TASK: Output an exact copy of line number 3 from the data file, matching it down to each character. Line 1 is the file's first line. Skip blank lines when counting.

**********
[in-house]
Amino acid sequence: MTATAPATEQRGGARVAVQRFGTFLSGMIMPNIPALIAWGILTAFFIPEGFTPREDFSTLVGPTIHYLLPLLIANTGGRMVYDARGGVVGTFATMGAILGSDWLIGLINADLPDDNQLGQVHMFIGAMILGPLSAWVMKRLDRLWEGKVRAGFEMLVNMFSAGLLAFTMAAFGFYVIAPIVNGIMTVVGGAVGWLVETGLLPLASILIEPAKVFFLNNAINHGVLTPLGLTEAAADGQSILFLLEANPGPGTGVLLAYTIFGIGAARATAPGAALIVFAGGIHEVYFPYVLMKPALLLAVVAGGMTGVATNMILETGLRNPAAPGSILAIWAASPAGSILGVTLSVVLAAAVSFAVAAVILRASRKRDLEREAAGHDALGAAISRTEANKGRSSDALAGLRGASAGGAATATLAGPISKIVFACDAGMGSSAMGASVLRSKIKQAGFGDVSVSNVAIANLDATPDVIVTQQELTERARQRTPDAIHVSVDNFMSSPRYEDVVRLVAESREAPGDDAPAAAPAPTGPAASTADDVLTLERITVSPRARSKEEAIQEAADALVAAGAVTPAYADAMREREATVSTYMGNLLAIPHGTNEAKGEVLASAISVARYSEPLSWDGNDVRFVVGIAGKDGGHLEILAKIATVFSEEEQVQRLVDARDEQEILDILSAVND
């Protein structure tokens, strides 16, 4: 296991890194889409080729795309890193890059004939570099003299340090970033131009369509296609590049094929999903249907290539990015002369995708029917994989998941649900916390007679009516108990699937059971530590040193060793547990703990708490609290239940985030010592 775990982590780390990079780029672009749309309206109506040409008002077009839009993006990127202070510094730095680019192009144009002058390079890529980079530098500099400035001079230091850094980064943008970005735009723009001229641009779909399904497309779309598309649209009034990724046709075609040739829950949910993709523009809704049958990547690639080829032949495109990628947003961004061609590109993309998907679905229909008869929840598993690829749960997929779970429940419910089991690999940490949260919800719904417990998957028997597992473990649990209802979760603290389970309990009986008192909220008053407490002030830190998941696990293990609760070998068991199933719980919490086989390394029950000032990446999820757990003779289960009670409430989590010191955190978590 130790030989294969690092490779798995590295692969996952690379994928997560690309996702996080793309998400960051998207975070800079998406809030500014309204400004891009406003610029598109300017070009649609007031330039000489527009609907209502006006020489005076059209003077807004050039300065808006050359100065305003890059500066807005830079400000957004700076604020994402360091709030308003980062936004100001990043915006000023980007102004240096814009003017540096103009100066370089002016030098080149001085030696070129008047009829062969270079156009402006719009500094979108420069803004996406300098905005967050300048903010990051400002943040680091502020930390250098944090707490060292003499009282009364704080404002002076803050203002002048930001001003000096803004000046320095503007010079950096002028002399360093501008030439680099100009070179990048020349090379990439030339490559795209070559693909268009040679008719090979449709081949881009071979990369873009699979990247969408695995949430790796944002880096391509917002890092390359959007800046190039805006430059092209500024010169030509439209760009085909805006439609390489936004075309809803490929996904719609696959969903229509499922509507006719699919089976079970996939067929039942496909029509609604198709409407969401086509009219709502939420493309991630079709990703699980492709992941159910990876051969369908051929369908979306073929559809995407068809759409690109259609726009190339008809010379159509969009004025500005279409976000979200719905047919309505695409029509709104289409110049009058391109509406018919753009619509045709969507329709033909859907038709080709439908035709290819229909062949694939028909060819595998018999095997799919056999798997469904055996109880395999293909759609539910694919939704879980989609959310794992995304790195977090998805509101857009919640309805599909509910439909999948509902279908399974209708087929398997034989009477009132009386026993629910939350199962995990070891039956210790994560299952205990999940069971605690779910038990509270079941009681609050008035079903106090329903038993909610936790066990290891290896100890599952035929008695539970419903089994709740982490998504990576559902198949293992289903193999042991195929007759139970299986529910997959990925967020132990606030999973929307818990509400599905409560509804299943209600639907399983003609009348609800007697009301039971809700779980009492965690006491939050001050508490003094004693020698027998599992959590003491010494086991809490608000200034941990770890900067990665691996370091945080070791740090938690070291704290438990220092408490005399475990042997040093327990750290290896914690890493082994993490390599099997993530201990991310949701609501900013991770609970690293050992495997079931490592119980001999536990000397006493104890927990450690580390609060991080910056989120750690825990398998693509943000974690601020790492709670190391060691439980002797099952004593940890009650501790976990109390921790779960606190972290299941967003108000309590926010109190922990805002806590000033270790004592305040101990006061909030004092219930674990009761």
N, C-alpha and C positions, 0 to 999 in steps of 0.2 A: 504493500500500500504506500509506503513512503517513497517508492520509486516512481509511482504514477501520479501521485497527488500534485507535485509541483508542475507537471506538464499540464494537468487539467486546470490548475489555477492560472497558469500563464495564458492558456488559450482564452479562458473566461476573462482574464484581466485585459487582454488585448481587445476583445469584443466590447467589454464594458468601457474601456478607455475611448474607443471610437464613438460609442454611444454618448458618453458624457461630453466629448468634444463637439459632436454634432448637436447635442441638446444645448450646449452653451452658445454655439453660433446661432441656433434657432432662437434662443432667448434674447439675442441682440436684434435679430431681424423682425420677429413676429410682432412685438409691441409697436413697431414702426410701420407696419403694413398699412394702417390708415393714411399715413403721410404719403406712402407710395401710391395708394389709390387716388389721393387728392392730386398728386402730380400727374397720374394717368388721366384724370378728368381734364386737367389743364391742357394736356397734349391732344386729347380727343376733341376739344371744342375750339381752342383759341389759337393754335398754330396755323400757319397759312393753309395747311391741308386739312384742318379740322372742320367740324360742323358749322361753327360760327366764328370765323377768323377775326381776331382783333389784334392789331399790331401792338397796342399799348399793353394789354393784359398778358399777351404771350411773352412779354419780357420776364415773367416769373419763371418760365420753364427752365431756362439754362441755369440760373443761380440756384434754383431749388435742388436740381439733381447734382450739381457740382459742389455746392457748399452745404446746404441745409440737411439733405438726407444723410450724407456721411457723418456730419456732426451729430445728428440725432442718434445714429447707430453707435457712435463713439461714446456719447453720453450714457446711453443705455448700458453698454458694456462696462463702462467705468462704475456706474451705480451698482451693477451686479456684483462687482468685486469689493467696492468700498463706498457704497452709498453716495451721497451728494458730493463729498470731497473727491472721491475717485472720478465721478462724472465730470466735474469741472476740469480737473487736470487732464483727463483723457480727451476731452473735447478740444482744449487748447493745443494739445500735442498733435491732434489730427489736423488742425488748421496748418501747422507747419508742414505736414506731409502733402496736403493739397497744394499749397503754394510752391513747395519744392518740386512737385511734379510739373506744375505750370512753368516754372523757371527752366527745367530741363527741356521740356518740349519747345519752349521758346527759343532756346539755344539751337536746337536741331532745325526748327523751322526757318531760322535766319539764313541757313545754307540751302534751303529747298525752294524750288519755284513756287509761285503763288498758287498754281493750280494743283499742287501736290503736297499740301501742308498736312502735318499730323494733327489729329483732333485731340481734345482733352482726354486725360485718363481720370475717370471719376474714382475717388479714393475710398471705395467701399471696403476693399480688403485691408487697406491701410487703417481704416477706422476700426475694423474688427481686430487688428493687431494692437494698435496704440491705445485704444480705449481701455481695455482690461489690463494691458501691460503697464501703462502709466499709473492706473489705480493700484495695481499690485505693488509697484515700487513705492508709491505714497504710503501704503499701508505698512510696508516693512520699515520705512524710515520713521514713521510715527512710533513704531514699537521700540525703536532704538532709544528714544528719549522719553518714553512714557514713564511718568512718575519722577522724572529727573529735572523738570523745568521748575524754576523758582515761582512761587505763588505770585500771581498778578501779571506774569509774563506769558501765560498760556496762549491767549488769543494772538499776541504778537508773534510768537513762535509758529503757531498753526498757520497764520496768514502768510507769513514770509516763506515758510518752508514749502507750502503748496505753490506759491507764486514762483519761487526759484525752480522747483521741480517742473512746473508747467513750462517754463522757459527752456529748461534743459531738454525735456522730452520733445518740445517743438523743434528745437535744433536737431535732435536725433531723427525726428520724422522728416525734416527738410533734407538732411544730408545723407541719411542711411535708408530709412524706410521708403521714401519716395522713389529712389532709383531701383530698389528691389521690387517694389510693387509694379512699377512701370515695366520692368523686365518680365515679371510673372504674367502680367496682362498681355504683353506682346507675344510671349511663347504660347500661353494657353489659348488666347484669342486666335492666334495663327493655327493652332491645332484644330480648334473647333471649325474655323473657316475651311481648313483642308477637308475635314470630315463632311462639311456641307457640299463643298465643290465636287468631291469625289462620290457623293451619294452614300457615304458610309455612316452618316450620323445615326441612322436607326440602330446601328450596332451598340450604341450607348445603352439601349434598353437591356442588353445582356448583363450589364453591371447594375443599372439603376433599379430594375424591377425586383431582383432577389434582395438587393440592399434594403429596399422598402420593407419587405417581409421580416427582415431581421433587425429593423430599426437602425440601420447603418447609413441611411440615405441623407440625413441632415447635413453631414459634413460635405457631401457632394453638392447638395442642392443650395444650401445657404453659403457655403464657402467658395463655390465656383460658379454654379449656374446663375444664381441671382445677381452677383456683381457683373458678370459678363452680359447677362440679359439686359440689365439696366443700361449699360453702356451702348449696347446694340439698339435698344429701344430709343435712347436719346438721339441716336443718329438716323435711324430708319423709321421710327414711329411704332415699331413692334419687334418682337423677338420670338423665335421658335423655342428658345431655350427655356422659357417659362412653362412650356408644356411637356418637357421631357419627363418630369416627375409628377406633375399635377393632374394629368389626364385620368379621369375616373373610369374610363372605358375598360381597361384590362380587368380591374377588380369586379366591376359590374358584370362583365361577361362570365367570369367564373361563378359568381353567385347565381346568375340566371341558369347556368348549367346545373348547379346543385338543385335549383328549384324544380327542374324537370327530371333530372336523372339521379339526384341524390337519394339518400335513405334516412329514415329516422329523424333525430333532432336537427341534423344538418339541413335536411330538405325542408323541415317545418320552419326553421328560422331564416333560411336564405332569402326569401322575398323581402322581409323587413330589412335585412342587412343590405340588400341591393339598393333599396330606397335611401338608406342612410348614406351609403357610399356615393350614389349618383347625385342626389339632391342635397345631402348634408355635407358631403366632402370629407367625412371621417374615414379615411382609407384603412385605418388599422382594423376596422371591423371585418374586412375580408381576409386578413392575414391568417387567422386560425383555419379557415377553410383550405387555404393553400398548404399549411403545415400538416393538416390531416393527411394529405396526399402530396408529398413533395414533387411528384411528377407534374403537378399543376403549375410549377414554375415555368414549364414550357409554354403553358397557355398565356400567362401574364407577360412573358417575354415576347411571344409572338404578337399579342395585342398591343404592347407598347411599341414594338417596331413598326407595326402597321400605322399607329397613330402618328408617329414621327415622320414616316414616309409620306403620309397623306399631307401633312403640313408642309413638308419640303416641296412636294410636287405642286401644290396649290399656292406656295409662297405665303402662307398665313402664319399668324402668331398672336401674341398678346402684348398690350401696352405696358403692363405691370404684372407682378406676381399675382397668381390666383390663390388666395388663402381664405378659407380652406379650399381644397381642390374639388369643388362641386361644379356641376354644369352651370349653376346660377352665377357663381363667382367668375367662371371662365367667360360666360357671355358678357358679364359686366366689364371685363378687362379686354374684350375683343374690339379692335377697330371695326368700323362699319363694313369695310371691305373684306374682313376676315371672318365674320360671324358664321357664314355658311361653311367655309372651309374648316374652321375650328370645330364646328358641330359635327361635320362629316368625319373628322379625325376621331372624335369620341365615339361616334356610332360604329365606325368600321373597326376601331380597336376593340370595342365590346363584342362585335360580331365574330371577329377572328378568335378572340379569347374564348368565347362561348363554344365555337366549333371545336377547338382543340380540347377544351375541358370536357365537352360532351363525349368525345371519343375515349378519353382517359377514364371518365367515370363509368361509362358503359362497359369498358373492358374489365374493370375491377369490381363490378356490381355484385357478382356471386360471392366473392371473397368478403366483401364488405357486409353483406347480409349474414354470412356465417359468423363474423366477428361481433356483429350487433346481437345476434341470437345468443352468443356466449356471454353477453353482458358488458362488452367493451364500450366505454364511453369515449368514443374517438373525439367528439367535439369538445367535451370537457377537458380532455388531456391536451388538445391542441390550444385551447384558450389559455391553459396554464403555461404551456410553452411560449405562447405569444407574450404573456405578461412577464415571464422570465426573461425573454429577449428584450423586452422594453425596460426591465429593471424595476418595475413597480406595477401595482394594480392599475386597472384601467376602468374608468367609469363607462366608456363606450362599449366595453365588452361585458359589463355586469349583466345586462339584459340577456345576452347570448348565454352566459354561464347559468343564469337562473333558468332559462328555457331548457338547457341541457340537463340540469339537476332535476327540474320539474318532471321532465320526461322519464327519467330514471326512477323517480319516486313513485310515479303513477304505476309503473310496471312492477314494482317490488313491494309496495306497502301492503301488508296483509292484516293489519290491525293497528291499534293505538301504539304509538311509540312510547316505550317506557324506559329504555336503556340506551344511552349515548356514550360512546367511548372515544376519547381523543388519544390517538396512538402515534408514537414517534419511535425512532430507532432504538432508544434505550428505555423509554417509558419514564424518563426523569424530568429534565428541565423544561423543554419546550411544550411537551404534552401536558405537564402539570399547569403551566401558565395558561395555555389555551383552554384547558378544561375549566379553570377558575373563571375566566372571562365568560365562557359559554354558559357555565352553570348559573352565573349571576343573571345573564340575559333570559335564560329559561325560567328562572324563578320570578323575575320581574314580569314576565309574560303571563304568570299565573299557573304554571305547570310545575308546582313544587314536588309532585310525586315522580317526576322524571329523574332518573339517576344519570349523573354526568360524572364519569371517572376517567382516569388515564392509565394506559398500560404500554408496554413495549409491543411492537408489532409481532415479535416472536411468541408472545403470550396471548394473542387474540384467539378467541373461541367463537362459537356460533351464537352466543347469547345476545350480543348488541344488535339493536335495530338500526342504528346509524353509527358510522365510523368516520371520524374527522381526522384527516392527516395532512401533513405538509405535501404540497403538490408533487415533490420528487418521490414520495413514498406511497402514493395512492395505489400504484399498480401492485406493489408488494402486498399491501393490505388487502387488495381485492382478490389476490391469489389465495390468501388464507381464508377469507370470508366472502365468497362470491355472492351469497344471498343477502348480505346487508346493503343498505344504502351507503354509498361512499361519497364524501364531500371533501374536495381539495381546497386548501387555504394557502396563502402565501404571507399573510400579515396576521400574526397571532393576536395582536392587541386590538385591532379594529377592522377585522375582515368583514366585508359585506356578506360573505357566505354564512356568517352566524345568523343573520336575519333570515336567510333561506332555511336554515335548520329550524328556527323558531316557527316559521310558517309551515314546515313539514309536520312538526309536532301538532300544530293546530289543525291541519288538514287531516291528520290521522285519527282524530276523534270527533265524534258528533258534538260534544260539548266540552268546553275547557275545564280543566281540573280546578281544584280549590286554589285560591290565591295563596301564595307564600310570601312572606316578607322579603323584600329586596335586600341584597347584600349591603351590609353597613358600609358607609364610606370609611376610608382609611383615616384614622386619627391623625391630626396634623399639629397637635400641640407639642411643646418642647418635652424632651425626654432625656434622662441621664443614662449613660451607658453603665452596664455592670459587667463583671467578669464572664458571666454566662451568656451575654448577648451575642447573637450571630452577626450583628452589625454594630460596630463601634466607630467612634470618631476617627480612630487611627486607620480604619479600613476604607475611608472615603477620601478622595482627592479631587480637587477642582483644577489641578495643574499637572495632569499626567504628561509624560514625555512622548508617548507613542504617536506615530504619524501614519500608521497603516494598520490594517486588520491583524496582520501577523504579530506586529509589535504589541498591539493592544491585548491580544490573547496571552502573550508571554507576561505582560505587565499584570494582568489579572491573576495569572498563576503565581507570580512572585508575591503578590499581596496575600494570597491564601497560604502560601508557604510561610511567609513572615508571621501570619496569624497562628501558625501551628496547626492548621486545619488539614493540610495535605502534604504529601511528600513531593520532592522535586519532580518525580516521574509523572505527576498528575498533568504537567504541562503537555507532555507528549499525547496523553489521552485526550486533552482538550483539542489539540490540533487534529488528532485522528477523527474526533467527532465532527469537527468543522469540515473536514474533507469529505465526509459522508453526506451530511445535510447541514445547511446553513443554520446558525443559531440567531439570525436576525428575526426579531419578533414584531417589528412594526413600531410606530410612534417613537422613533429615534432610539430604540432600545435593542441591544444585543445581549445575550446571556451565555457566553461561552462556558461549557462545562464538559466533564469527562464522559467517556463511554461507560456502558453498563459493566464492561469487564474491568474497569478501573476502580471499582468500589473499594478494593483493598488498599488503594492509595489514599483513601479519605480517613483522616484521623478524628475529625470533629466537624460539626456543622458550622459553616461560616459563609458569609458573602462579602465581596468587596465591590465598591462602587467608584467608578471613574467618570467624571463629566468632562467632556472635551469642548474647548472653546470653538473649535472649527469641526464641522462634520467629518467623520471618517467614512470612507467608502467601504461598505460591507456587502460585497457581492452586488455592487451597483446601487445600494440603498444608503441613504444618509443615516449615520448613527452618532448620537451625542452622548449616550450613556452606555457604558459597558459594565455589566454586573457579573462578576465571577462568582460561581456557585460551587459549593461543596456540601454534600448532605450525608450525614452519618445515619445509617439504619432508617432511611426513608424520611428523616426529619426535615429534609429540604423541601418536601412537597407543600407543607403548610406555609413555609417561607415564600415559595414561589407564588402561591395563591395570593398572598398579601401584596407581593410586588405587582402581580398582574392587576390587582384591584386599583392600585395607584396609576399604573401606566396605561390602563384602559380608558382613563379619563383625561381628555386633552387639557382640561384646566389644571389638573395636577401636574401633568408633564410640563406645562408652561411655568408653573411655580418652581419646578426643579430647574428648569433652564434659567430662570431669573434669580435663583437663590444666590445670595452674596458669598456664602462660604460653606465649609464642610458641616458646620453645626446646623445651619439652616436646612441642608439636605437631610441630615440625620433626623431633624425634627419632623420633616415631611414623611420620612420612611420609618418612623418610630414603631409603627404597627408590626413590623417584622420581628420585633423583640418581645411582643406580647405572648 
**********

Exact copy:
């Protein structure tokens, strides 16, 4: 296991890194889409080729795309890193890059004939570099003299340090970033131009369509296609590049094929999903249907290539990015002369995708029917994989998941649900916390007679009516108990699937059971530590040193060793547990703990708490609290239940985030010592 775990982590780390990079780029672009749309309206109506040409008002077009839009993006990127202070510094730095680019192009144009002058390079890529980079530098500099400035001079230091850094980064943008970005735009723009001229641009779909399904497309779309598309649209009034990724046709075609040739829950949910993709523009809704049958990547690639080829032949495109990628947003961004061609590109993309998907679905229909008869929840598993690829749960997929779970429940419910089991690999940490949260919800719904417990998957028997597992473990649990209802979760603290389970309990009986008192909220008053407490002030830190998941696990293990609760070998068991199933719980919490086989390394029950000032990446999820757990003779289960009670409430989590010191955190978590 130790030989294969690092490779798995590295692969996952690379994928997560690309996702996080793309998400960051998207975070800079998406809030500014309204400004891009406003610029598109300017070009649609007031330039000489527009609907209502006006020489005076059209003077807004050039300065808006050359100065305003890059500066807005830079400000957004700076604020994402360091709030308003980062936004100001990043915006000023980007102004240096814009003017540096103009100066370089002016030098080149001085030696070129008047009829062969270079156009402006719009500094979108420069803004996406300098905005967050300048903010990051400002943040680091502020930390250098944090707490060292003499009282009364704080404002002076803050203002002048930001001003000096803004000046320095503007010079950096002028002399360093501008030439680099100009070179990048020349090379990439030339490559795209070559693909268009040679008719090979449709081949881009071979990369873009699979990247969408695995949430790796944002880096391509917002890092390359959007800046190039805006430059092209500024010169030509439209760009085909805006439609390489936004075309809803490929996904719609696959969903229509499922509507006719699919089976079970996939067929039942496909029509609604198709409407969401086509009219709502939420493309991630079709990703699980492709992941159910990876051969369908051929369908979306073929559809995407068809759409690109259609726009190339008809010379159509969009004025500005279409976000979200719905047919309505695409029509709104289409110049009058391109509406018919753009619509045709969507329709033909859907038709080709439908035709290819229909062949694939028909060819595998018999095997799919056999798997469904055996109880395999293909759609539910694919939704879980989609959310794992995304790195977090998805509101857009919640309805599909509910439909999948509902279908399974209708087929398997034989009477009132009386026993629910939350199962995990070891039956210790994560299952205990999940069971605690779910038990509270079941009681609050008035079903106090329903038993909610936790066990290891290896100890599952035929008695539970419903089994709740982490998504990576559902198949293992289903193999042991195929007759139970299986529910997959990925967020132990606030999973929307818990509400599905409560509804299943209600639907399983003609009348609800007697009301039971809700779980009492965690006491939050001050508490003094004693020698027998599992959590003491010494086991809490608000200034941990770890900067990665691996370091945080070791740090938690070291704290438990220092408490005399475990042997040093327990750290290896914690890493082994993490390599099997993530201990991310949701609501900013991770609970690293050992495997079931490592119980001999536990000397006493104890927990450690580390609060991080910056989120750690825990398998693509943000974690601020790492709670190391060691439980002797099952004593940890009650501790976990109390921790779960606190972290299941967003108000309590926010109190922990805002806590000033270790004592305040101990006061909030004092219930674990009761």